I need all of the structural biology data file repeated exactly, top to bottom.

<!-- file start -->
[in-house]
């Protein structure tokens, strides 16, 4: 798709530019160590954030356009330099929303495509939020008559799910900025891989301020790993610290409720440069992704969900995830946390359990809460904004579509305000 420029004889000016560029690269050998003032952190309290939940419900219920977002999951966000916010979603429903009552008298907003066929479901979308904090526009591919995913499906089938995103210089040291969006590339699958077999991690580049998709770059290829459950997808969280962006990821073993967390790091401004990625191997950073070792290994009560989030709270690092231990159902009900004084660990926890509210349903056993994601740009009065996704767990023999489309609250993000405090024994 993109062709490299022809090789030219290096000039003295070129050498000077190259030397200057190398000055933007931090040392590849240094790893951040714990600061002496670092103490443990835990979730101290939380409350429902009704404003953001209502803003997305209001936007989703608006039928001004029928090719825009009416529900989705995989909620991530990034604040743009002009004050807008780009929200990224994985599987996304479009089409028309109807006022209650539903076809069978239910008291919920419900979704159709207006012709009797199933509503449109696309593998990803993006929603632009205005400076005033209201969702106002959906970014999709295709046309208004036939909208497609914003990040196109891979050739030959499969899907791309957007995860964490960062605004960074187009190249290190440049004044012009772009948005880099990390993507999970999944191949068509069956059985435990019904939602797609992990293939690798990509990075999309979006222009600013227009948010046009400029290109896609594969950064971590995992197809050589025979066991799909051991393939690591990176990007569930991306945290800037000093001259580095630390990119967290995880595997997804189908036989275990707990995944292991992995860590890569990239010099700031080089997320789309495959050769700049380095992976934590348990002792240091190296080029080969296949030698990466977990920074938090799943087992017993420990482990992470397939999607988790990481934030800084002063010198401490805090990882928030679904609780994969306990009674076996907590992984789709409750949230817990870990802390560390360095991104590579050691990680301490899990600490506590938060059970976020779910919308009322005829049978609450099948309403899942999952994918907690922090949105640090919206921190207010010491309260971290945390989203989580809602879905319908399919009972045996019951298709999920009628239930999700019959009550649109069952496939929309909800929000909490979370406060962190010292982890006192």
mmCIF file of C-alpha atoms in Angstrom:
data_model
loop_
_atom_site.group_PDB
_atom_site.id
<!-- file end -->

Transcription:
[in-house]
């Protein structure tokens, strides 16, 4: 798709530019160590954030356009330099929303495509939020008559799910900025891989301020790993610290409720440069992704969900995830946390359990809460904004579509305000 420029004889000016560029690269050998003032952190309290939940419900219920977002999951966000916010979603429903009552008298907003066929479901979308904090526009591919995913499906089938995103210089040291969006590339699958077999991690580049998709770059290829459950997808969280962006990821073993967390790091401004990625191997950073070792290994009560989030709270690092231990159902009900004084660990926890509210349903056993994601740009009065996704767990023999489309609250993000405090024994 993109062709490299022809090789030219290096000039003295070129050498000077190259030397200057190398000055933007931090040392590849240094790893951040714990600061002496670092103490443990835990979730101290939380409350429902009704404003953001209502803003997305209001936007989703608006039928001004029928090719825009009416529900989705995989909620991530990034604040743009002009004050807008780009929200990224994985599987996304479009089409028309109807006022209650539903076809069978239910008291919920419900979704159709207006012709009797199933509503449109696309593998990803993006929603632009205005400076005033209201969702106002959906970014999709295709046309208004036939909208497609914003990040196109891979050739030959499969899907791309957007995860964490960062605004960074187009190249290190440049004044012009772009948005880099990390993507999970999944191949068509069956059985435990019904939602797609992990293939690798990509990075999309979006222009600013227009948010046009400029290109896609594969950064971590995992197809050589025979066991799909051991393939690591990176990007569930991306945290800037000093001259580095630390990119967290995880595997997804189908036989275990707990995944292991992995860590890569990239010099700031080089997320789309495959050769700049380095992976934590348990002792240091190296080029080969296949030698990466977990920074938090799943087992017993420990482990992470397939999607988790990481934030800084002063010198401490805090990882928030679904609780994969306990009674076996907590992984789709409750949230817990870990802390560390360095991104590579050691990680301490899990600490506590938060059970976020779910919308009322005829049978609450099948309403899942999952994918907690922090949105640090919206921190207010010491309260971290945390989203989580809602879905319908399919009972045996019951298709999920009628239930999700019959009550649109069952496939929309909800929000909490979370406060962190010292982890006192």
mmCIF file of C-alpha atoms in Angstrom:
data_model
loop_
_atom_site.group_PDB
_atom_site.id